but is there more to thai food in san francisco beyond kin khao? in portland beyond pok pok? in dc beyond little serow?


my annoying opinions: whisky, food and occasional cultural commentary

 

current restaurant review: piccolo (minneapolis)

 

current whisky review: rampur select casks (indian single malt whisky)

 

current recipe: keema chops (indian-style croquettes)

 

 

facts are meaningless. you could use facts to prove anything that's even remotely true!
~homer simpson


 


#20 Anthony Bonner

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Posted 13 October 2017 - 12:39 AM

judging restaurant off of Insta pics.

 

Maybe you are lex? 


Why not mayo?

#21 mongo_jones

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Posted 13 October 2017 - 12:54 AM

well, isn't that what orik is doing as well?
 


I'm pretty sure the answer is no (based on pics) 

 

 

i didn't bring up kin khao. i only noted that los angeles' thai town has a hardcore thai restaurant scene unlike any in other american cities:
 

i have not been to kin khao*. but there's a certainly a more diverse set of thai restaurants in los angeles--and has been for a long time--than in san francisco.
 
 
*though i suspect that on the basis of taste alone, there might be a few; kin khao, i'm sure, has them all beat on ambience, service and high-end ingredients and plating.

 

 

since orik then said that based on pics it didn't look like places in l.a were doing what kin khao does, i went and looked at pics of kin khao's food on yelp and was surprised to see that it doesn't look all that unusual. so i'm not sure what exactly orik's point is.
 

 

anyway, here's night + market song's current menu. and here's night + market west hollywood.


my annoying opinions: whisky, food and occasional cultural commentary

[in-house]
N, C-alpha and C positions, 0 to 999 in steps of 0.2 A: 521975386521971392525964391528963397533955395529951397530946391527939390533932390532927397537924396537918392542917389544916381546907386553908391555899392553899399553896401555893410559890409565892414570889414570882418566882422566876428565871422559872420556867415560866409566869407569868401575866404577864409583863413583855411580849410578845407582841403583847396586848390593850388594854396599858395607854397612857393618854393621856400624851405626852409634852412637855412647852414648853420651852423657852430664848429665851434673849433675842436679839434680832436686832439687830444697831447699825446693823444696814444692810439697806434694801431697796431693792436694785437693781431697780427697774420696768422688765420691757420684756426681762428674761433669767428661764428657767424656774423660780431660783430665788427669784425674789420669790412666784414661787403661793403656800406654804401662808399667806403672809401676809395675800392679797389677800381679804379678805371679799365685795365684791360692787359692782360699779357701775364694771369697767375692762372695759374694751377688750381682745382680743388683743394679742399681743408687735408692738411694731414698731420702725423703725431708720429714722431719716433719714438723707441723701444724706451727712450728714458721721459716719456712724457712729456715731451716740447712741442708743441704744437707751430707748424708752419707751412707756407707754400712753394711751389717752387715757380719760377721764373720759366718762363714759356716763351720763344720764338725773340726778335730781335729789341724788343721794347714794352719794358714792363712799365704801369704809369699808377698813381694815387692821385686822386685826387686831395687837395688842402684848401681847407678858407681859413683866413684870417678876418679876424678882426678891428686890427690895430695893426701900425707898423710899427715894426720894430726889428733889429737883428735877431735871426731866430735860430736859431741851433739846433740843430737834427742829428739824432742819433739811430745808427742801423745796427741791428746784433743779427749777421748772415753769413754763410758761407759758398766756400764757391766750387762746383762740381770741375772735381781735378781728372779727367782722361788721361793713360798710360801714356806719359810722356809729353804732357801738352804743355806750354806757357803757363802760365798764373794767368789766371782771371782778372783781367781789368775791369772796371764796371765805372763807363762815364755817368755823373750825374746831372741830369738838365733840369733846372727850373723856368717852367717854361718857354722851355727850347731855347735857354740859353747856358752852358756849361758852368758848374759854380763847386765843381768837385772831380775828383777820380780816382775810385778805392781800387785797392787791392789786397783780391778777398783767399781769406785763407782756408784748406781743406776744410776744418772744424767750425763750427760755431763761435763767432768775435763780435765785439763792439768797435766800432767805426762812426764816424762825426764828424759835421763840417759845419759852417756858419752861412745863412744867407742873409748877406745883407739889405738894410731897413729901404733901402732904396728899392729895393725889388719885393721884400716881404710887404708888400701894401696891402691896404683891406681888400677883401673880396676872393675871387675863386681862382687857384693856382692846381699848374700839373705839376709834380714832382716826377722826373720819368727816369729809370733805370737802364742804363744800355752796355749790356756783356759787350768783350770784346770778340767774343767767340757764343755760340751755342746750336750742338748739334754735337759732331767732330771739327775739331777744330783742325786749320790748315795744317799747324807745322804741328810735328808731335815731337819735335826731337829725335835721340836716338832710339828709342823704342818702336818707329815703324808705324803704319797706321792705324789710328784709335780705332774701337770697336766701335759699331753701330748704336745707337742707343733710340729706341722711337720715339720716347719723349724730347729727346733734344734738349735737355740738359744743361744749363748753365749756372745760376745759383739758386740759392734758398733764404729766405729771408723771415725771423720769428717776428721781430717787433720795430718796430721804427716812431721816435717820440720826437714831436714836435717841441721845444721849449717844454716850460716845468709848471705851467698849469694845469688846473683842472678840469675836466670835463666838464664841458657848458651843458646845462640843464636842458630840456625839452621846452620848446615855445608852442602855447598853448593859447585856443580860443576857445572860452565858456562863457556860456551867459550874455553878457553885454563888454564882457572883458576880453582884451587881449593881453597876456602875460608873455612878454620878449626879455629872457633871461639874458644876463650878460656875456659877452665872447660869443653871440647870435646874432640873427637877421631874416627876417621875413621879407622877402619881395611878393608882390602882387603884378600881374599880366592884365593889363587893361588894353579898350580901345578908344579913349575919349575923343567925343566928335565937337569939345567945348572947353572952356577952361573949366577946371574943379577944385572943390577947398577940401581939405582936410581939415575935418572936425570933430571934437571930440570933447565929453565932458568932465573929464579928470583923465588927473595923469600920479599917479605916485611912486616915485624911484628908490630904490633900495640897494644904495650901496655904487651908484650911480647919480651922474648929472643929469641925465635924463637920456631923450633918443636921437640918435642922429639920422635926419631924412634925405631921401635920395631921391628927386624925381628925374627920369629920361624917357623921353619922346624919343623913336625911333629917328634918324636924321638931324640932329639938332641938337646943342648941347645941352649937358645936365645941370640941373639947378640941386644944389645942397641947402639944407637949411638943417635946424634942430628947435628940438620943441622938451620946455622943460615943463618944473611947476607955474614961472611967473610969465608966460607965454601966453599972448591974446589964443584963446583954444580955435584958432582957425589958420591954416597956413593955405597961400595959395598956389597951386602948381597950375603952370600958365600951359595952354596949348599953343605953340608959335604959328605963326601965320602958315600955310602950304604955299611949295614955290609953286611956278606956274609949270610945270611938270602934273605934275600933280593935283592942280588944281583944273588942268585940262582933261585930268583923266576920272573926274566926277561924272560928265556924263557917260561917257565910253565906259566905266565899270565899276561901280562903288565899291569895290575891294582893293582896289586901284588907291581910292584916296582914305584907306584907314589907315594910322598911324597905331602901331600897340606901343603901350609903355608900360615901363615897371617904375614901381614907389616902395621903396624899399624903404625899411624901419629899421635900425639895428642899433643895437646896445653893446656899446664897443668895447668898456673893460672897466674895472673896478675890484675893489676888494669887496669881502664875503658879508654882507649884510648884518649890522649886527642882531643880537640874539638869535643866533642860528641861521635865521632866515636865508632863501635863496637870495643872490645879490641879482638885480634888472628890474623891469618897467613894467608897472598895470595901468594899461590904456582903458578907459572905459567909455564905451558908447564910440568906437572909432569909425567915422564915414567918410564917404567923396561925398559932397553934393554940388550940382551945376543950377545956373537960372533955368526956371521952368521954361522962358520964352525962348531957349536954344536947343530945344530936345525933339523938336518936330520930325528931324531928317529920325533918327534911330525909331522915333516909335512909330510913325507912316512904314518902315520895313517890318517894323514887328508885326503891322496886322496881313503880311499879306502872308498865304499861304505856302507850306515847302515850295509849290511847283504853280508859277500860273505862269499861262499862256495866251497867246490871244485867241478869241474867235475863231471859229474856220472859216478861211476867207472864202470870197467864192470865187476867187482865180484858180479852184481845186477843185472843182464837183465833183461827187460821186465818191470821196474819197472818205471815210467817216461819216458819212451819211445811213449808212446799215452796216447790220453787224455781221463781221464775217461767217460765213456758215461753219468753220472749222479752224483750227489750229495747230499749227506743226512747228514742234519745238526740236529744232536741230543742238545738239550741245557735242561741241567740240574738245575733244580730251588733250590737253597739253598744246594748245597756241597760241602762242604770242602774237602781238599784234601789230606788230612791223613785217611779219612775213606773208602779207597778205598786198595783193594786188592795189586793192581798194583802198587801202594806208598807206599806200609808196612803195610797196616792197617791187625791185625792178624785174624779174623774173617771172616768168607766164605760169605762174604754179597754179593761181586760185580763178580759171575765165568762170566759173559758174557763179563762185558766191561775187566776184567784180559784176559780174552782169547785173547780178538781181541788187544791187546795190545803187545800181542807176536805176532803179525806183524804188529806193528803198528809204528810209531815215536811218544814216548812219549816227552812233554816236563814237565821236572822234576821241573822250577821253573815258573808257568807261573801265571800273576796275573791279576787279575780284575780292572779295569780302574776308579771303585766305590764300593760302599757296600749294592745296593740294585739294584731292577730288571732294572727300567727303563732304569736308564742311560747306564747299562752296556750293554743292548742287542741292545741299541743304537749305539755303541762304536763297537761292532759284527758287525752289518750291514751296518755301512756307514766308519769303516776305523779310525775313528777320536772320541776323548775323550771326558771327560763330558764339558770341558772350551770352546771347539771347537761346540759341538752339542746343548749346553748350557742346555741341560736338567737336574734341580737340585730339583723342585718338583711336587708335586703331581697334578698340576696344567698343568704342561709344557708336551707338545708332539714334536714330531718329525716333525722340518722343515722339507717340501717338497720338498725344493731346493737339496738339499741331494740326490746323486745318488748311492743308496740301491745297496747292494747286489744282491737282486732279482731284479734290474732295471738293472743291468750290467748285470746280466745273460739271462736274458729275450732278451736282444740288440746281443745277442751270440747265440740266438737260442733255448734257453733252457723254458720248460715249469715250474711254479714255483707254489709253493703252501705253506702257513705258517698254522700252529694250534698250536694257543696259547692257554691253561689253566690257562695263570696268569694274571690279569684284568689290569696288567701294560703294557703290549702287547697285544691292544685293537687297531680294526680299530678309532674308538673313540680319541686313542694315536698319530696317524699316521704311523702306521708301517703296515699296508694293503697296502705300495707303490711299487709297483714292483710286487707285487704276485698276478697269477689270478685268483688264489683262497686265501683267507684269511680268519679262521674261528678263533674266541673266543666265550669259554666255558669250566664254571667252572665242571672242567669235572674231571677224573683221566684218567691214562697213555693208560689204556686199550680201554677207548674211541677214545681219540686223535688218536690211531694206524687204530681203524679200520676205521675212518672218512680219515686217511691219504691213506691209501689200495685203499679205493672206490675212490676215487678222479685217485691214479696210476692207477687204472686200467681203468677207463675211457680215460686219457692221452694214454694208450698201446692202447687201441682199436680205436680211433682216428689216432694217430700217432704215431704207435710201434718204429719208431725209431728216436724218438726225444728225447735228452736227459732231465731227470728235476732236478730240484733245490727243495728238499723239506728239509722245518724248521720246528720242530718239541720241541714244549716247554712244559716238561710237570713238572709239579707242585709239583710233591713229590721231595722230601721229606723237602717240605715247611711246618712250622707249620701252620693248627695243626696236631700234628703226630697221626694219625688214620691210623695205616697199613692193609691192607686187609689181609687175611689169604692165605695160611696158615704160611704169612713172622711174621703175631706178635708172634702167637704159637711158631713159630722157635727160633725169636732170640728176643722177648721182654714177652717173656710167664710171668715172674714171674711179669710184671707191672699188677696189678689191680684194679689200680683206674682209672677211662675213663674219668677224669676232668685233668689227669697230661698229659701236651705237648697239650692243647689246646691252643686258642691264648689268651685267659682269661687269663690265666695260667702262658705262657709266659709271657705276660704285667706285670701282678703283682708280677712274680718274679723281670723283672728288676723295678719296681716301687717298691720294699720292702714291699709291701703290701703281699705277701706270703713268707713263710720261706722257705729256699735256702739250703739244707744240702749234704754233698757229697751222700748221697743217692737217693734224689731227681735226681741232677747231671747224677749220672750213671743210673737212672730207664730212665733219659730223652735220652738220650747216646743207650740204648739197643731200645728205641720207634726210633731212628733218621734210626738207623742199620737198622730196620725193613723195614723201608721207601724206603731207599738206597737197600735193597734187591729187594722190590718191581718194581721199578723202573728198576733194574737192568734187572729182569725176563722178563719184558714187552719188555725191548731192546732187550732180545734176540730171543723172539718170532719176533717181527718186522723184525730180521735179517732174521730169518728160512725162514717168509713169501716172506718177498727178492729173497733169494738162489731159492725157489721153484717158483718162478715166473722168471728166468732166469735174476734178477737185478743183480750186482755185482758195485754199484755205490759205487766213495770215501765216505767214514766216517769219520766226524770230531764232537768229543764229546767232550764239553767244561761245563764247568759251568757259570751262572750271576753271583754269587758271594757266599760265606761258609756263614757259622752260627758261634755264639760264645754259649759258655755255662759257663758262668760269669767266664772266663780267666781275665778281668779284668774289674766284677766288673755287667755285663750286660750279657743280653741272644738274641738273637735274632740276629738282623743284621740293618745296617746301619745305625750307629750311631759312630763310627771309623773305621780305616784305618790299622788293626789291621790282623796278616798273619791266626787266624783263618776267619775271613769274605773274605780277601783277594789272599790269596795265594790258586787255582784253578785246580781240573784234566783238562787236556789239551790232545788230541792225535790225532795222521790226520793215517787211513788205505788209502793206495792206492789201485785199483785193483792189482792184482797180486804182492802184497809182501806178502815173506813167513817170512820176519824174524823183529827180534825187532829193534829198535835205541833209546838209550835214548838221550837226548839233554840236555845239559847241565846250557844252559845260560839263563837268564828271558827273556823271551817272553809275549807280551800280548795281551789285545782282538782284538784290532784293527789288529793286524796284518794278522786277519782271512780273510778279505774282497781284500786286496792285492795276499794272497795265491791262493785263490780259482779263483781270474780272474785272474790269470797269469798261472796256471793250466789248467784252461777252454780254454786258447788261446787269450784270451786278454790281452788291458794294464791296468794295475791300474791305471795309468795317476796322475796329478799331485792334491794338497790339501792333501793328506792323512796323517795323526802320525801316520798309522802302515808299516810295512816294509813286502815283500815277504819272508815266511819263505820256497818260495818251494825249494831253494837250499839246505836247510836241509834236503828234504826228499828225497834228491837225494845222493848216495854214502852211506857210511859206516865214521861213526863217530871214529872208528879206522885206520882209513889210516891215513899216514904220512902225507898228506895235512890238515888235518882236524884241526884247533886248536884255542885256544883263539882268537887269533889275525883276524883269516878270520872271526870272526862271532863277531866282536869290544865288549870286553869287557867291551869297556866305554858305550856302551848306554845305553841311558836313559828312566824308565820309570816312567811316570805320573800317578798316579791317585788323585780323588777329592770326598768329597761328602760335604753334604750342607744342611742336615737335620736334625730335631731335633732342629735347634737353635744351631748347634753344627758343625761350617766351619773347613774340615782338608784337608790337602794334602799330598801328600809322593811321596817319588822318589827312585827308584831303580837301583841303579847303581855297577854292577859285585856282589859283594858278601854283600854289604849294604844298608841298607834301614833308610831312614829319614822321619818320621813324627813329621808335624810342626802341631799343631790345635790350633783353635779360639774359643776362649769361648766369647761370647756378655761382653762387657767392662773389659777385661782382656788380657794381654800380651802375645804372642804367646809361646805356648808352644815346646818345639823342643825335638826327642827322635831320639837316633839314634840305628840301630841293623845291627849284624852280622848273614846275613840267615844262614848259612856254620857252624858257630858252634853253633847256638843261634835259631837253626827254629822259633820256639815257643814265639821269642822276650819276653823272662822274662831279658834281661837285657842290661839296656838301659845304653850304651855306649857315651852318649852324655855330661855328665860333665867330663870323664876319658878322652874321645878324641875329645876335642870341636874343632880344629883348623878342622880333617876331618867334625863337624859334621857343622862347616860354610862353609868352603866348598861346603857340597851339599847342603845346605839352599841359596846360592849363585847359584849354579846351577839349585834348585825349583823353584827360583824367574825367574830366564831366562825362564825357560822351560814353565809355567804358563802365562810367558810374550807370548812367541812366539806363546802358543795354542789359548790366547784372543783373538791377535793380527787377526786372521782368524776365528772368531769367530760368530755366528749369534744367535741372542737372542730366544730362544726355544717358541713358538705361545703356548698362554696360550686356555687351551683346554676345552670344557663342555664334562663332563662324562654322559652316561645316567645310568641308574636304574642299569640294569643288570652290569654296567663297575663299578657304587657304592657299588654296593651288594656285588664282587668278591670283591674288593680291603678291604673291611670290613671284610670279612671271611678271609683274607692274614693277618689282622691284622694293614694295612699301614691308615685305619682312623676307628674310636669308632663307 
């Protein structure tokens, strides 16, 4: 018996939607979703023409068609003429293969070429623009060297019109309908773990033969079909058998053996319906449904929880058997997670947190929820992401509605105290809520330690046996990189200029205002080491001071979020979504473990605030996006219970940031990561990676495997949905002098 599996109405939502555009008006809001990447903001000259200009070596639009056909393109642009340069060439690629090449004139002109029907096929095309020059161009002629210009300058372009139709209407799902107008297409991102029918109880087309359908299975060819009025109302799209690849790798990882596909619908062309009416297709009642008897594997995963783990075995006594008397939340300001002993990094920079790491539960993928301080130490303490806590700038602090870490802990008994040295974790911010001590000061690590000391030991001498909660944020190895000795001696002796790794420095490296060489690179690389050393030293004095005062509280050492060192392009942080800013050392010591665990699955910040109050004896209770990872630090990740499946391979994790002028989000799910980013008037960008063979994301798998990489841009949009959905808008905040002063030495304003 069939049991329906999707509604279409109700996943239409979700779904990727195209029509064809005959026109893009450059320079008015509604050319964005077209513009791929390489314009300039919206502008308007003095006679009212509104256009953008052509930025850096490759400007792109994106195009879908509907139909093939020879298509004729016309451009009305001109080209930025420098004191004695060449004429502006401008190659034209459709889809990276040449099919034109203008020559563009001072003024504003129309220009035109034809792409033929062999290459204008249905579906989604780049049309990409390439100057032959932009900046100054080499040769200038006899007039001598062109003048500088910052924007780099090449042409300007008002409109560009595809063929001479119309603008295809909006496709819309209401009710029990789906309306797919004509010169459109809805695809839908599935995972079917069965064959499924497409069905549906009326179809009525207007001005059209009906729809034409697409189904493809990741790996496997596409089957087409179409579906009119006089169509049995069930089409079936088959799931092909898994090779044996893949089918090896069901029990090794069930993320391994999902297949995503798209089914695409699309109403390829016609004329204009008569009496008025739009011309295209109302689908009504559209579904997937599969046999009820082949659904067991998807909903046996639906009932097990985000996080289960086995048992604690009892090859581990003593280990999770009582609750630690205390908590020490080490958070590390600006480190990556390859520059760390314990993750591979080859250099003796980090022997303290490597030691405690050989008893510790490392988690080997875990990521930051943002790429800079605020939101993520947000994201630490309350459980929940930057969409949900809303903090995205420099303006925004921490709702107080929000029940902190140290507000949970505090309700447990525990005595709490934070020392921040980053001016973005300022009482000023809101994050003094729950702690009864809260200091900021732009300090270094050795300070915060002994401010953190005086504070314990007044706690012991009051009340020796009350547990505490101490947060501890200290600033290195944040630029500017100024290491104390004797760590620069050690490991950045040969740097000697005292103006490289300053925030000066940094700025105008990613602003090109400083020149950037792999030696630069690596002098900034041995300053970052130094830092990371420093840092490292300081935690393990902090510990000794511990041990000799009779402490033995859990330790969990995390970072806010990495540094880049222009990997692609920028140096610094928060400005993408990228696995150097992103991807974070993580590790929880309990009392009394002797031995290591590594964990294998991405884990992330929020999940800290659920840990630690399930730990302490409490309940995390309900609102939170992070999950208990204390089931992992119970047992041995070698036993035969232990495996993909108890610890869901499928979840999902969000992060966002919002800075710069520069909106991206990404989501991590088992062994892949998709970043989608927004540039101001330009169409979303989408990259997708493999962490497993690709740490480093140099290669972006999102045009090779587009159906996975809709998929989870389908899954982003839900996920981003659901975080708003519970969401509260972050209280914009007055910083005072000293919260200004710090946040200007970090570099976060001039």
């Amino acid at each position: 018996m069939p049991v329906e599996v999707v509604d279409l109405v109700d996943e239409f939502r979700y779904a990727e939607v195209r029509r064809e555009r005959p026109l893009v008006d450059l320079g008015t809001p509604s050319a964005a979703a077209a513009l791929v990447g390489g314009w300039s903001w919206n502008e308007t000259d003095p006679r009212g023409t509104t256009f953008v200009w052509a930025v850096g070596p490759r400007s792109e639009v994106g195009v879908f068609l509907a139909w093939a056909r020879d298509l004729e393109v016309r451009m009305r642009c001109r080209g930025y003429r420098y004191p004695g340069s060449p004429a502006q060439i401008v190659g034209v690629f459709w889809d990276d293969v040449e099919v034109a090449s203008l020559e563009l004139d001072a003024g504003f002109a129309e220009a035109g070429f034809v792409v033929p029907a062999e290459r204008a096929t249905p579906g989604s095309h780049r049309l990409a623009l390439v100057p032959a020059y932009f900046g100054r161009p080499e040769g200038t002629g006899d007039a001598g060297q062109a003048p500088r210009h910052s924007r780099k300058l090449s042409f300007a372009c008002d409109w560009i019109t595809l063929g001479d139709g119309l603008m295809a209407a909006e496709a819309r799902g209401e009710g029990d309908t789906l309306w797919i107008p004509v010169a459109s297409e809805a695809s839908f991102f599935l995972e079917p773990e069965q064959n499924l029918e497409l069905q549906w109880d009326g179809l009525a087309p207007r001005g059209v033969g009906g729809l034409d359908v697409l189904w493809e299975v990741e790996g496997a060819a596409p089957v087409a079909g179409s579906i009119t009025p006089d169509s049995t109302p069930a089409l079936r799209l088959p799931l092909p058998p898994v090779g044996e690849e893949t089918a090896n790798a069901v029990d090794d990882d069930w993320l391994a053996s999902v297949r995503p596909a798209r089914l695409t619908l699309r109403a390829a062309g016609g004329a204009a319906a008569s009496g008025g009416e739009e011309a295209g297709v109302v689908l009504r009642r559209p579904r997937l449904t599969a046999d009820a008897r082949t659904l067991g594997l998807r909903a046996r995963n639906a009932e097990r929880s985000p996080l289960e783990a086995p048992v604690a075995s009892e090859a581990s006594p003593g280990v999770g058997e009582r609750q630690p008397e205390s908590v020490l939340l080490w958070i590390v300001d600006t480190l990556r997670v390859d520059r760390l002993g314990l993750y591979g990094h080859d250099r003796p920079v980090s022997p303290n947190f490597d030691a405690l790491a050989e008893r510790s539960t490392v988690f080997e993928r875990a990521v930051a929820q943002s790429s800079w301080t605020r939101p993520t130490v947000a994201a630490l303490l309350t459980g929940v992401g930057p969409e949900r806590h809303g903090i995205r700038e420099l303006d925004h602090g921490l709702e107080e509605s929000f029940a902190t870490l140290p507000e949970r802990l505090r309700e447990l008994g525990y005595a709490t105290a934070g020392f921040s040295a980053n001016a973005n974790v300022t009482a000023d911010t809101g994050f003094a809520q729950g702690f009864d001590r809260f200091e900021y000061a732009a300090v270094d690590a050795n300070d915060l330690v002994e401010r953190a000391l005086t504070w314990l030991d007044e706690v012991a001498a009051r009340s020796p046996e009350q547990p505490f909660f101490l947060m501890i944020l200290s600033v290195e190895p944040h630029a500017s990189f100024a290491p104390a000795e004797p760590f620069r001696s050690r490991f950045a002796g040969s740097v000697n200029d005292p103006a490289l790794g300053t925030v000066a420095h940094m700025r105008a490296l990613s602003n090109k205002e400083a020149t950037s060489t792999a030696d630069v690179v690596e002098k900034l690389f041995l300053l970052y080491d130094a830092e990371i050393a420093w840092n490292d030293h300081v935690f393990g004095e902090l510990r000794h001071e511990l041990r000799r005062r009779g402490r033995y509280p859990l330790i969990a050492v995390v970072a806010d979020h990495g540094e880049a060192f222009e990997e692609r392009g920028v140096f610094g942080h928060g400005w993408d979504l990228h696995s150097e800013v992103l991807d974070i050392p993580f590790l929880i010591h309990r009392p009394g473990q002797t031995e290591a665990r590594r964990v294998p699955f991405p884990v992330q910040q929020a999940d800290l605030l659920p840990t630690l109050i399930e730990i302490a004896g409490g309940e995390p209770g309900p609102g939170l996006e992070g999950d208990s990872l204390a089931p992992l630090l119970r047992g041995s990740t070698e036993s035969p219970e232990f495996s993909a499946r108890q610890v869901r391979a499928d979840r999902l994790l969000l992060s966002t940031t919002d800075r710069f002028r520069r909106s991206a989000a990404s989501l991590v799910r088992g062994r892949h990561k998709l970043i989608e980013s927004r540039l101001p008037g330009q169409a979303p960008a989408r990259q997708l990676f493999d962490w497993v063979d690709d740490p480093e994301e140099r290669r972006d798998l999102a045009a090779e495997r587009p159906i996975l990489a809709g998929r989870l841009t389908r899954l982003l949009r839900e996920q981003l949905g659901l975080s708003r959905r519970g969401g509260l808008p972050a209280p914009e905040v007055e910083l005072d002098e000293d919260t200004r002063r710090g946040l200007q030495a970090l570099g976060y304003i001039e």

current restaurant review: piccolo (minneapolis)

 

current whisky review: rampur select casks (indian single malt whisky)

 

current recipe: keema chops (indian-style croquettes)

 

 

facts are meaningless. you could use facts to prove anything that's even remotely true!
~homer simpson


 


#22 Orik

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Posted 13 October 2017 - 01:34 AM

Those LA places just seem like the equivalents of curry house level Indian joints. (just trolling you here but they do seem to be a good few notches less capable)

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#23 mongo_jones

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Posted 13 October 2017 - 02:03 AM

maybe. i hope to be able to compare at some point. surprised you haven't eaten at jitlada (i haven't either in a couple of years but if kin khao is a good few notches better then they must really be extraordinary). anyway, my point remains that los angeles has a far wider and deeper thai food scene (and in night + market has a place that's been doing kin khao'ish things since 2010--when did kin khao open?). so if a writer--especially for the new york times--wants to report on non-cookie cutter thai food in the u.s, l.a would seem to be a good place to start.